Directed by Agniezska Holland, Mr Jones first appeared at Berlin a year ago to mixed reviews. I tried to book seats for one of its London Film Festival screenings but they must have sold out in minutes and I couldn’t get in. UK distributor Signature Entertainment, which usually goes straight to DVD/download after only a few theatrical screenings, opened slightly more widely on Friday 14th February. Bradford has significant Polish and Ukranian communities so it was good to see it at the National Media Museum. One of the causes of complaint at Berlin was that the film was too long at 141 minutes. The version we were shown appears to have been shorn of around 22 minutes and the press release gives 119 mins.
The film is based on the true story of Gareth Jones a young Welshman who in 1933 following a Cambridge degree in Russian had managed to get taken on as an ‘adviser’ to the ex-Prime Minister David Lloyd George and in that capacity to travel to Germany to interview Hitler and Goebbels after the Reichstag fire. But on his return to the UK he was unable to impress upon Lloyd George and his cronies the danger that Germany now posed. Undeterred he then pressed to be sent to Moscow to interview Stalin. But instead he found himself released from Lloyd George’s service. He decided to go to Moscow anyway. Later it is revealed that his mother had spent some time teaching in Ukraine and this is why Gareth was inspired to study Russian.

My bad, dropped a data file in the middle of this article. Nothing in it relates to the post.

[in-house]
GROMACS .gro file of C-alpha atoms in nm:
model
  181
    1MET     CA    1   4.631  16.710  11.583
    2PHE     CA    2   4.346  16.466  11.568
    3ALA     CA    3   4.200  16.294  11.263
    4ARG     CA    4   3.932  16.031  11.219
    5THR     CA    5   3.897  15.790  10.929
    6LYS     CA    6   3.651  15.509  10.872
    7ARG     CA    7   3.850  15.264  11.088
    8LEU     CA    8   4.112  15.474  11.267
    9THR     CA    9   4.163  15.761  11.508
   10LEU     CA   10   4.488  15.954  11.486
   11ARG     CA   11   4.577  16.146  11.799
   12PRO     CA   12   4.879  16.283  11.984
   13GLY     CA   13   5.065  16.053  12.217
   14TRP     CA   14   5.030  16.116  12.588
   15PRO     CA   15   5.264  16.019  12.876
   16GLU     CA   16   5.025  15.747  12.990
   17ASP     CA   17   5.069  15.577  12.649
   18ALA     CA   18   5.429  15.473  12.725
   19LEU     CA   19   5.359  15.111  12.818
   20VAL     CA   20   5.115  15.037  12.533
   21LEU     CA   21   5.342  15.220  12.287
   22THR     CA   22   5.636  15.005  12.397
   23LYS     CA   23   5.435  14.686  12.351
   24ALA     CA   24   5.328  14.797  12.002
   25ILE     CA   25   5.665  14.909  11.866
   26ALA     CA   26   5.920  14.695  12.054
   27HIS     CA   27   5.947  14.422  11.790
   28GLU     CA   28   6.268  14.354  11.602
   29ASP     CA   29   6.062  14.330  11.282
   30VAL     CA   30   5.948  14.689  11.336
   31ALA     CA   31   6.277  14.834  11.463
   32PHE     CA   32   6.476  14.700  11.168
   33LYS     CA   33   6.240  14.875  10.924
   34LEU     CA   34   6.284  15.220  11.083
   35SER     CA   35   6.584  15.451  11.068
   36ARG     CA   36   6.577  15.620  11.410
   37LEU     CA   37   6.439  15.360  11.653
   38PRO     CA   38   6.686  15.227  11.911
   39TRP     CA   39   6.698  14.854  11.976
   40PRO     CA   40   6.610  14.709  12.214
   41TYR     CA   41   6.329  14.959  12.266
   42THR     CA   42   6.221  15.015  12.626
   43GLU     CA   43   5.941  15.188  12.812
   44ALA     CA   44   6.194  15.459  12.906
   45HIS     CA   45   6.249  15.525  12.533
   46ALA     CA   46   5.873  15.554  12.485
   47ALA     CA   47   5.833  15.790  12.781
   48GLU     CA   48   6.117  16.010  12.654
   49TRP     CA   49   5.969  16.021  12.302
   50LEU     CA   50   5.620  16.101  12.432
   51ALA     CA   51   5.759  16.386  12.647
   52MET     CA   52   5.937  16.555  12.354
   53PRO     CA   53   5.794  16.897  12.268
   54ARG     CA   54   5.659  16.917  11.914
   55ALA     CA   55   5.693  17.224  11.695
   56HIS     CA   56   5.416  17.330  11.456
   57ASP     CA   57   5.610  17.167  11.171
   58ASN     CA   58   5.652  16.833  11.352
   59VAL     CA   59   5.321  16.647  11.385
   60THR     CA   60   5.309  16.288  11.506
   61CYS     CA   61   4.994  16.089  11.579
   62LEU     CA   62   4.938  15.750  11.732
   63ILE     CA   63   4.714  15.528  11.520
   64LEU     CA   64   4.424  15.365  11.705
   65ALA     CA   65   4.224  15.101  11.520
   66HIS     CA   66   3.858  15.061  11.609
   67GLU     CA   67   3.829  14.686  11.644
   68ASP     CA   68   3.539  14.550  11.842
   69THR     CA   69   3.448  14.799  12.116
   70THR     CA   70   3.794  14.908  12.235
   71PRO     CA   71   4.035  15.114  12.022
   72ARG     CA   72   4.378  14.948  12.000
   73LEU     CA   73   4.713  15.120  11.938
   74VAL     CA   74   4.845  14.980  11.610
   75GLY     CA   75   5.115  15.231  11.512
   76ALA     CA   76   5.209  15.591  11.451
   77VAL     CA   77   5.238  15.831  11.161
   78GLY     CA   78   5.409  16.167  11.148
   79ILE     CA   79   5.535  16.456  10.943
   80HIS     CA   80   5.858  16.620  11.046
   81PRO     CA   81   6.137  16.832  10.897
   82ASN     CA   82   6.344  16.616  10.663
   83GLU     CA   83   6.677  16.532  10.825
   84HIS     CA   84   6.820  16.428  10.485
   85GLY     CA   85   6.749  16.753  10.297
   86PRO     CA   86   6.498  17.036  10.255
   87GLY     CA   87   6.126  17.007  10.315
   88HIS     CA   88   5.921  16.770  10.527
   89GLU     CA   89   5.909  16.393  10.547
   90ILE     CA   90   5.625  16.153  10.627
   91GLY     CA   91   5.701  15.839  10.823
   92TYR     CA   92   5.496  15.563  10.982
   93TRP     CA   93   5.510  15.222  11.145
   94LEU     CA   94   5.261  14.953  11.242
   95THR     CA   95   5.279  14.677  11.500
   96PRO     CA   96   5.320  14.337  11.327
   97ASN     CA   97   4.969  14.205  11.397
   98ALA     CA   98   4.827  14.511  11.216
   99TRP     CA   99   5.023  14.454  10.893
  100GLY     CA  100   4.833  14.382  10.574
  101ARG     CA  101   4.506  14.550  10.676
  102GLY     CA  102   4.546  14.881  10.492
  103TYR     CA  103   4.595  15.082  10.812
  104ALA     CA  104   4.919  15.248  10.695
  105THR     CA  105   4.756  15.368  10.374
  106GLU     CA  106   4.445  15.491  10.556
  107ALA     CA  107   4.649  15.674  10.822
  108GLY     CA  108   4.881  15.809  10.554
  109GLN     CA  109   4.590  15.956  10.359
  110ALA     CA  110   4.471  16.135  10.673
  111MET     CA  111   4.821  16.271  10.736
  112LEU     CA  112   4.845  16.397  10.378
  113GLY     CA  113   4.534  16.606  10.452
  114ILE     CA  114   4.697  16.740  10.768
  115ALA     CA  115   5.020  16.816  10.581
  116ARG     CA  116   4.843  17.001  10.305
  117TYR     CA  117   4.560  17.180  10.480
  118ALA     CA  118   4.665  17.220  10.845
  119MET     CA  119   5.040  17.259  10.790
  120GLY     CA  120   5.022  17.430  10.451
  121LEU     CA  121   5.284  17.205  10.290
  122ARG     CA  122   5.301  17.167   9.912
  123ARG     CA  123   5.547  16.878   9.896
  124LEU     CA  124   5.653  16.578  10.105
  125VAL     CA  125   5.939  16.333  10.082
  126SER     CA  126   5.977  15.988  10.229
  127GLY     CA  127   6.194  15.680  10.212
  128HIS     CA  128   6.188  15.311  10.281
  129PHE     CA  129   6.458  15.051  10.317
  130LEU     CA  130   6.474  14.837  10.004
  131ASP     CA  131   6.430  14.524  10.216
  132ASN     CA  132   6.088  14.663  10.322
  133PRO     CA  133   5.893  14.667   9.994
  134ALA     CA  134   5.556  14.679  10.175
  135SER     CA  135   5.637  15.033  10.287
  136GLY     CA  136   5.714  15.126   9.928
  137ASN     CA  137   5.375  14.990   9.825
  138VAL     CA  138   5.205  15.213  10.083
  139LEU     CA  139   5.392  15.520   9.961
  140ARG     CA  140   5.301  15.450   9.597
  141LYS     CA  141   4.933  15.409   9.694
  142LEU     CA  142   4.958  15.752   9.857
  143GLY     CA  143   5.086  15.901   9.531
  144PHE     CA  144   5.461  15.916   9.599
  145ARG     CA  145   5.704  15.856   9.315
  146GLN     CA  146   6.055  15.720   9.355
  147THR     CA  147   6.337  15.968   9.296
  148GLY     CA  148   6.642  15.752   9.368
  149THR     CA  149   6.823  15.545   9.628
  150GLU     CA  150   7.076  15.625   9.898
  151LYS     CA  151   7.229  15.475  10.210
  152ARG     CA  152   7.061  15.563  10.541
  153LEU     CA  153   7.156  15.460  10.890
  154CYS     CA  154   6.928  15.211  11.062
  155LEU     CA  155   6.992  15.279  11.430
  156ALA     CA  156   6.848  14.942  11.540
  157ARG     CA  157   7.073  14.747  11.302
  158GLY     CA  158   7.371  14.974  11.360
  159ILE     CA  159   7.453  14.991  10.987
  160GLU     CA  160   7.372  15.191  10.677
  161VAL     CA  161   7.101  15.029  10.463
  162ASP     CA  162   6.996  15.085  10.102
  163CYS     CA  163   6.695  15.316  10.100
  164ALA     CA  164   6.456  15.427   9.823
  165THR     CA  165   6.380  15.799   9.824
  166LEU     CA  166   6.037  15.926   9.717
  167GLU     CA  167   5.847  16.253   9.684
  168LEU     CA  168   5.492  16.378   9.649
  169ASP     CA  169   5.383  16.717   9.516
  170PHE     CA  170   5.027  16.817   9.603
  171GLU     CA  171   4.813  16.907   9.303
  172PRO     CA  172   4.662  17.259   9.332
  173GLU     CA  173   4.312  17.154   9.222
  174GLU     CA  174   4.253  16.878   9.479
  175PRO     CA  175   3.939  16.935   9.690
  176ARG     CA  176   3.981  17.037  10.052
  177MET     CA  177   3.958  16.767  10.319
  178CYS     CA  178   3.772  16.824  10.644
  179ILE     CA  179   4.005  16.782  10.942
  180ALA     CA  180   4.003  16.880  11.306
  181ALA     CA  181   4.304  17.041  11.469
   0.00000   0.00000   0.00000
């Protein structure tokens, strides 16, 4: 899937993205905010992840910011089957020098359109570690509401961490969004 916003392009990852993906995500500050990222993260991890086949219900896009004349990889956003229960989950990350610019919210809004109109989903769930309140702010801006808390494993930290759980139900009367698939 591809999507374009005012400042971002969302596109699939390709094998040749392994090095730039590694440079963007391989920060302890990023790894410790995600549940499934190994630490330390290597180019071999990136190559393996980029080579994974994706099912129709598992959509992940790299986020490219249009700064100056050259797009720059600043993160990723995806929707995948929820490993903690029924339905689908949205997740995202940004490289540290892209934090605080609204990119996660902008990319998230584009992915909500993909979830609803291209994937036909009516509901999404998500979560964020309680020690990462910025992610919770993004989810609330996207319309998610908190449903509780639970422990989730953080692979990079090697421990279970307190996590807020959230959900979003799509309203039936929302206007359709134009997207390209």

The film was written by Andrea Chalupa, whose website reveals that she is a history scholar in the US. Her Ukrainian grandparents survived Stalin’s theft of grain from Ukraine which caused the deaths of millions from famine. She first turned family history material into a book on George Orwell and Animal Farm which she argues has links to Gareth Jones and his visit to Moscow and Ukraine. In fact the narrative begins with Orwell (Joseph Mawle) typing the first few lines of Animal Farm by a window which offers a view of a sea of grain and a barn. This is the first of Holland’s devices which contest ideas about realism. The script also later invents a meeting between Orwell and Jones around the time when Orwell’s first book Down and Out in Paris and London was published in 1933. I’m not sure what Chalupa means when she claims that Animal Farm was a ‘gift’ to her family but I think she is referring to Orwell’s analysis of how Stalinism betrayed the Republicans and the Trotskyist or anti-Stalinist fighters of the POUM during the Spanish Civil War – and thus supported the critique of Stalin’s terror in the 1930s. It is the Orwell passages that some reviewers objected to in the Berlin screenings of the film. I suspect that some of them have been cut in the new print. I hope this doesn’t mean another case of ‘suppression’. What is clear though is that the film script shifts the timescale of events to create its narrative. Orwell’s Spanish experiences were not published until 1938 in Homage to Catalonia. He was actually in Spain from December in 1936 until June 1937.